Modern Japanese populations descend from not 2 but 3 ancient cultures, genomic analysis suggests

AMERICAN ASSOCIATION FOR THE ADVANCEMENT OF SCIENCE (AAAS)—The ancestry of modern-day Japanese populations can be traced back to 3 ancient cultures, rather than 2, according to an analysis of 12 newly sequenced ancient Japanese genomes spanning 8,000 years and 5 previously published genomes. The findings* support that the early hunter-gatherer Jomon population were the archipelago’s sole inhabitants until about 3,000 years ago, when Yayoi migrants from mainland China and Korea moved to the south of Japan, bringing wet-rice agriculture. Later, Kofun migrants, which may have had predominately Han Chinese ancestry, arrived in Japan, marking a period of affinity with Korea and China demonstrated by imports including mirrors, coins, and raw materials for iron production. While previous ancient DNA research has suggested modern Japanese populations have dual Jomon and Yayoi origins, the demographic origins and impact of the archipelago’s agricultural transition have remained largely unknown. To investigate, Niall P. Cooke and colleagues sequenced 12 ancient Japanese genomes from both pre- and post-farming periods and analyzed 5 previously published prehistoric Japanese genomes, finding that all of the Jomon individuals belonged to mitochondrial haplogroups (a group of alleles inherited together from one parent) that are rare outside Japan today, while the Kofun individuals belonged to mitochondrial haplogroups common throughout present-day East Asia. While the spread of agriculture in other regions has often involved one population replacing another, Cooke et al. found genetic evidence of almost equal genetic contributions from indigenous Jomon individuals and new immigrants during the Yayoi period, suggesting Japan’s agricultural transition involved assimilation instead. Furthermore, the researchers found that Kofun period individuals and modern Japanese people are almost genetically indistinguishable, suggesting that the genetic makeup of Japanese populations has remained relatively stable over the past 1,400 years.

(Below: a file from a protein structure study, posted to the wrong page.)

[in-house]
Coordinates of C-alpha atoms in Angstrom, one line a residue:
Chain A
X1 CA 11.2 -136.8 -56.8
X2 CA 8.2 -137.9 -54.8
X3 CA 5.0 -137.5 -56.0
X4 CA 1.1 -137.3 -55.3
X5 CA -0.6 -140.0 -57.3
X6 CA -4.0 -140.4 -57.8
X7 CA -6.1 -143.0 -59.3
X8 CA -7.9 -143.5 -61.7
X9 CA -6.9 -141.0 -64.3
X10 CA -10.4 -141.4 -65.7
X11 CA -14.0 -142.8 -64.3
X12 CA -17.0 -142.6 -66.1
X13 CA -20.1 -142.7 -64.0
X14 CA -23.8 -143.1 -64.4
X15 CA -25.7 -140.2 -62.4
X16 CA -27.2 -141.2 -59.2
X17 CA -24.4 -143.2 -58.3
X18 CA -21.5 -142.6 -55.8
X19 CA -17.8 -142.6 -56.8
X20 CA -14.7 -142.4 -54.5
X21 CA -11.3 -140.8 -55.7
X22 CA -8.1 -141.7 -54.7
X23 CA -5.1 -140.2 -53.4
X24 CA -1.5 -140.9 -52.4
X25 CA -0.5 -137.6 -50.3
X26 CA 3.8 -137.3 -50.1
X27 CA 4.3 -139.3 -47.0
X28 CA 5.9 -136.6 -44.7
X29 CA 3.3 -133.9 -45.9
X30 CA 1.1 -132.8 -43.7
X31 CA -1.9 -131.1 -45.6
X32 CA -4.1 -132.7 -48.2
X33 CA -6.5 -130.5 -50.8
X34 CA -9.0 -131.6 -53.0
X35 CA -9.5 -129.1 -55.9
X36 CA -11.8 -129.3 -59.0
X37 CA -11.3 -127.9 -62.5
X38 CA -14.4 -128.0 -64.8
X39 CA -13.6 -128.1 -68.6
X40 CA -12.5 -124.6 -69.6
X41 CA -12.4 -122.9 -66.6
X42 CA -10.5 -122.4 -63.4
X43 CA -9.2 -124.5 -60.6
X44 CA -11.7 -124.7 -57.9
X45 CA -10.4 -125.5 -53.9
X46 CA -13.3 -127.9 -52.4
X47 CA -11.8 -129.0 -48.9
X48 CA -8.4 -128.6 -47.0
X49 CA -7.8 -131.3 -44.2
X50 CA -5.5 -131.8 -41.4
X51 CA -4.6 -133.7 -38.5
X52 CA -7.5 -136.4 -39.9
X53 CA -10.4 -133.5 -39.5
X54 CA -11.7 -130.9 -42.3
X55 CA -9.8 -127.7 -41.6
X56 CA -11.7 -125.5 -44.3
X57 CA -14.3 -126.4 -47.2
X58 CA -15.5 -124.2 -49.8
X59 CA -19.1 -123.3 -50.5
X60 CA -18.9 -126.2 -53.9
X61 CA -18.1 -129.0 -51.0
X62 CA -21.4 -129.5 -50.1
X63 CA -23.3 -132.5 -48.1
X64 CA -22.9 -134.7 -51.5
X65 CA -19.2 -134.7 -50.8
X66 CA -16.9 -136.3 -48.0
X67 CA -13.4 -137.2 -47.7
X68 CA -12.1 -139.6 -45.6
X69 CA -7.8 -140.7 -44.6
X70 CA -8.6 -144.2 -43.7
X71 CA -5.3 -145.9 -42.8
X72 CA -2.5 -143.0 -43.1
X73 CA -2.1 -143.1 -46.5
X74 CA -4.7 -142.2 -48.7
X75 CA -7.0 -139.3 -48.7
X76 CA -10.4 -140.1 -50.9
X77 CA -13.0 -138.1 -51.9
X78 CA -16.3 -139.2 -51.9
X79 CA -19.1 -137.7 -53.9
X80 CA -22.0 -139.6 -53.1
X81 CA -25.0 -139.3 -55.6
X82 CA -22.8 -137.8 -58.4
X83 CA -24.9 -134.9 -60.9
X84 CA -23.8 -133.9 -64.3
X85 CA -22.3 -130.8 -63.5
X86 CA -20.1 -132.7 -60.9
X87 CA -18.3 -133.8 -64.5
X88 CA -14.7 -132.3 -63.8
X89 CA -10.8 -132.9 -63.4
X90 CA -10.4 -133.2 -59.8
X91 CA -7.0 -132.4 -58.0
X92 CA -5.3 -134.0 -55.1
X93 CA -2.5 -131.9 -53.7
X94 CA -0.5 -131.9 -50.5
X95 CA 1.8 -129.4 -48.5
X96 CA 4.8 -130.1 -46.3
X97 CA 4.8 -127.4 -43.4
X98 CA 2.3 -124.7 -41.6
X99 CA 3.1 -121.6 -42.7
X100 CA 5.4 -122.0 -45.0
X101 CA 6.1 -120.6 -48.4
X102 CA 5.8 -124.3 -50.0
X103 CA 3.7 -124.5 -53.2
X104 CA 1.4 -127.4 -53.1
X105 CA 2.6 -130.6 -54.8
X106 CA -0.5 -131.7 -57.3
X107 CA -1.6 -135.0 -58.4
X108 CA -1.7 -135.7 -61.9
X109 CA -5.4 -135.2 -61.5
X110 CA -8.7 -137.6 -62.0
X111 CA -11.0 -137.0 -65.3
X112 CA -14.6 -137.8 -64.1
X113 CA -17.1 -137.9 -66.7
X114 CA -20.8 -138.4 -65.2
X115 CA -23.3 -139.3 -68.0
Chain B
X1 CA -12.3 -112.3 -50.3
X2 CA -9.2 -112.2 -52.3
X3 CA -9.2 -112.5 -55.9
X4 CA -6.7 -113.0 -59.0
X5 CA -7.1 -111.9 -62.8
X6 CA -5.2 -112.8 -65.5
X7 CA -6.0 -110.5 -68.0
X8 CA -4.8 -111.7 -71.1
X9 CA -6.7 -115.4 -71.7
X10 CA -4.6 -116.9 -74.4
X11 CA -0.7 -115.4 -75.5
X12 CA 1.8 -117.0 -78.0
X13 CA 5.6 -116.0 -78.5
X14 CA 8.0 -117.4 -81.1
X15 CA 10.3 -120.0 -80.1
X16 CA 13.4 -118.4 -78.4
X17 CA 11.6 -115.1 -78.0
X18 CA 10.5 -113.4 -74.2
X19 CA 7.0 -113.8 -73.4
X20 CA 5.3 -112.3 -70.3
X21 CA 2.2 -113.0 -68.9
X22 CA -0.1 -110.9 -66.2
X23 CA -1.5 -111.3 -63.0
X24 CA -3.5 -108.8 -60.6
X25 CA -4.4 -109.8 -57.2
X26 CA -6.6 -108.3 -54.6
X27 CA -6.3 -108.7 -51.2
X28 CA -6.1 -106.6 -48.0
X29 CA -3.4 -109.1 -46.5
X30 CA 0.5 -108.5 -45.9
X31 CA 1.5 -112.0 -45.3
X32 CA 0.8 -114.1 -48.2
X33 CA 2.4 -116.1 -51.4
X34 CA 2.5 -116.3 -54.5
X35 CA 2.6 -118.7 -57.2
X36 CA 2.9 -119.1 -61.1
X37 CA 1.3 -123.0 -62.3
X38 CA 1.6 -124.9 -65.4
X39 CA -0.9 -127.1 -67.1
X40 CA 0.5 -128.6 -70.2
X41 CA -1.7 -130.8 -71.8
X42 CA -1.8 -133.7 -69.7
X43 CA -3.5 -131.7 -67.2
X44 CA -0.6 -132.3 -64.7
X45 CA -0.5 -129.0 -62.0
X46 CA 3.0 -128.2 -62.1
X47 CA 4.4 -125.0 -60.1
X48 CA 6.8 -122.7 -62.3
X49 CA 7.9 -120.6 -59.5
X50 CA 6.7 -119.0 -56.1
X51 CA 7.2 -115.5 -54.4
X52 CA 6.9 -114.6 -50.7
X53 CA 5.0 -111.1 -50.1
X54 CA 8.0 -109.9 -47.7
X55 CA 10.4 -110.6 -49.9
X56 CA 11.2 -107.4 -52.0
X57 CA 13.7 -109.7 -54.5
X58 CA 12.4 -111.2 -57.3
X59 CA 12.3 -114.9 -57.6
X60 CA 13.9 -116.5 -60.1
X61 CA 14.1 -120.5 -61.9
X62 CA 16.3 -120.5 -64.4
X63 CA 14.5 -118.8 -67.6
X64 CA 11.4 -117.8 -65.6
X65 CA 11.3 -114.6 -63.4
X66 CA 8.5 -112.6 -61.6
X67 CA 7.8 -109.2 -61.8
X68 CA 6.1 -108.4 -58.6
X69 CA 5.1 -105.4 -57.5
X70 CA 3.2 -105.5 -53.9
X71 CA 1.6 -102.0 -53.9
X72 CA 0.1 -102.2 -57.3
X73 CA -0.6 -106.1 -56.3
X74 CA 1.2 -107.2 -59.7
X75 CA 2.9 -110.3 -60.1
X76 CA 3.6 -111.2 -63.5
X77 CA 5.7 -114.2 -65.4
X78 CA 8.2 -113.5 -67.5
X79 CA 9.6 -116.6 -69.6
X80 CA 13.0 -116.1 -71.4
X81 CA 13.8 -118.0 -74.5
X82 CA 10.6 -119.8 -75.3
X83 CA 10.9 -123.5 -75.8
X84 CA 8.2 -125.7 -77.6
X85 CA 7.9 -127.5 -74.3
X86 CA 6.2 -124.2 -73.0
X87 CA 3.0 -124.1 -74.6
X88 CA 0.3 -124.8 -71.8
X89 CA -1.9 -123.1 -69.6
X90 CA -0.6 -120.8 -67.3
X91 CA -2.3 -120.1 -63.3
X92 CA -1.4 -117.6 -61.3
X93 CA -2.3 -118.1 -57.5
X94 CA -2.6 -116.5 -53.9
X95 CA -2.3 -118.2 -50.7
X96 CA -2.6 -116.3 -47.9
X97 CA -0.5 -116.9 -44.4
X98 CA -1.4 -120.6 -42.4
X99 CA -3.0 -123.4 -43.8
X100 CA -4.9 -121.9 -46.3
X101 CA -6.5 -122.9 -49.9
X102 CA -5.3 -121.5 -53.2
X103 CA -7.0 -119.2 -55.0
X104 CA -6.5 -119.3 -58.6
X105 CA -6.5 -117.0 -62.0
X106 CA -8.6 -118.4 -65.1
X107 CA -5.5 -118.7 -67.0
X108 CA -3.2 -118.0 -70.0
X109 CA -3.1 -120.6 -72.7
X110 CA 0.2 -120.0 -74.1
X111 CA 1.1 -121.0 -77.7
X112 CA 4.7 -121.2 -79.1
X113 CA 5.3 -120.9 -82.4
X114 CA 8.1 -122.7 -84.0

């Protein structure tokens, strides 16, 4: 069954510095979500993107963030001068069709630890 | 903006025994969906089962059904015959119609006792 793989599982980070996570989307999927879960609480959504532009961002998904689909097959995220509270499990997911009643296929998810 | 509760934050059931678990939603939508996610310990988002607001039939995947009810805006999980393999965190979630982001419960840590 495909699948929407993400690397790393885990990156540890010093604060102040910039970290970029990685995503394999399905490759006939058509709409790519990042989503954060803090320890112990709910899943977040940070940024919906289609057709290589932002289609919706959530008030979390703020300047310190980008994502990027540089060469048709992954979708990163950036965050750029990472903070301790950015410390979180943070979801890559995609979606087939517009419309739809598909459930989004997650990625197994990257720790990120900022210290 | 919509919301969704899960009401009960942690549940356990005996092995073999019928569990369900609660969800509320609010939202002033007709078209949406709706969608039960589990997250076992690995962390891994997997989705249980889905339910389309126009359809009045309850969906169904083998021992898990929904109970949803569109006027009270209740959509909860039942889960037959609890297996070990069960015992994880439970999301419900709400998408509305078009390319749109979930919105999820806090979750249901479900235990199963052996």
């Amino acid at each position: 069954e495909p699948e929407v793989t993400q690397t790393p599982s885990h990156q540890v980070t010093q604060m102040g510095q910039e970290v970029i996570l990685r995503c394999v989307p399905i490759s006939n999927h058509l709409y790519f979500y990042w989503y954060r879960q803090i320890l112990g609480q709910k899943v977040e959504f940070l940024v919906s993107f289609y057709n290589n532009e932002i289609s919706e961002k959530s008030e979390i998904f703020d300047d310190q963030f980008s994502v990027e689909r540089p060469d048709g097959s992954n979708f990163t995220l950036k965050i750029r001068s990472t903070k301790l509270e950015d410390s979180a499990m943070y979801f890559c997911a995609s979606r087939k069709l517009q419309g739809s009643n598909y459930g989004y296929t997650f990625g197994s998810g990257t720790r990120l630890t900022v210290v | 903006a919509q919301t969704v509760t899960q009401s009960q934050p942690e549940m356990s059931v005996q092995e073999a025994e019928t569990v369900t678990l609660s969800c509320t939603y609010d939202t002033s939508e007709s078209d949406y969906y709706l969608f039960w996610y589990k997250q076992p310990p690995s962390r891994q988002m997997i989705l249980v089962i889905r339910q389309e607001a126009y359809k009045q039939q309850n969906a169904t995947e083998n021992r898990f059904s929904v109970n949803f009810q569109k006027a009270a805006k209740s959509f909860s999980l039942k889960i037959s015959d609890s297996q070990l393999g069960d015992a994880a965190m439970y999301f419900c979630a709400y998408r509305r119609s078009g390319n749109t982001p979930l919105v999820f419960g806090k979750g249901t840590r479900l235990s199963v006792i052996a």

Kamikuroiwa rock shelter – this site is located in Kumakogen, Kamiukena District, Ehime Prefecture of Shikoku, where the oldest Jomon individual sequenced in this study was found. Nakagome Lab


Jomon pottery from the Hirajo shell midden (Late Jomon period) and a skull from which ancient DNA was extracted. Nakagome Lab


Jomon potteries excavated from the Odake shell midden (Early Jomon). A buried skeleton in this site had a specific burial practice in which the body was placed in a flexed position with bent legs. Nakagome Lab



*Ancient genomics reveals tripartite origins of Japanese populations, Science Advances, 17-Sep-2021.

Summary author: Shannon Kelleher



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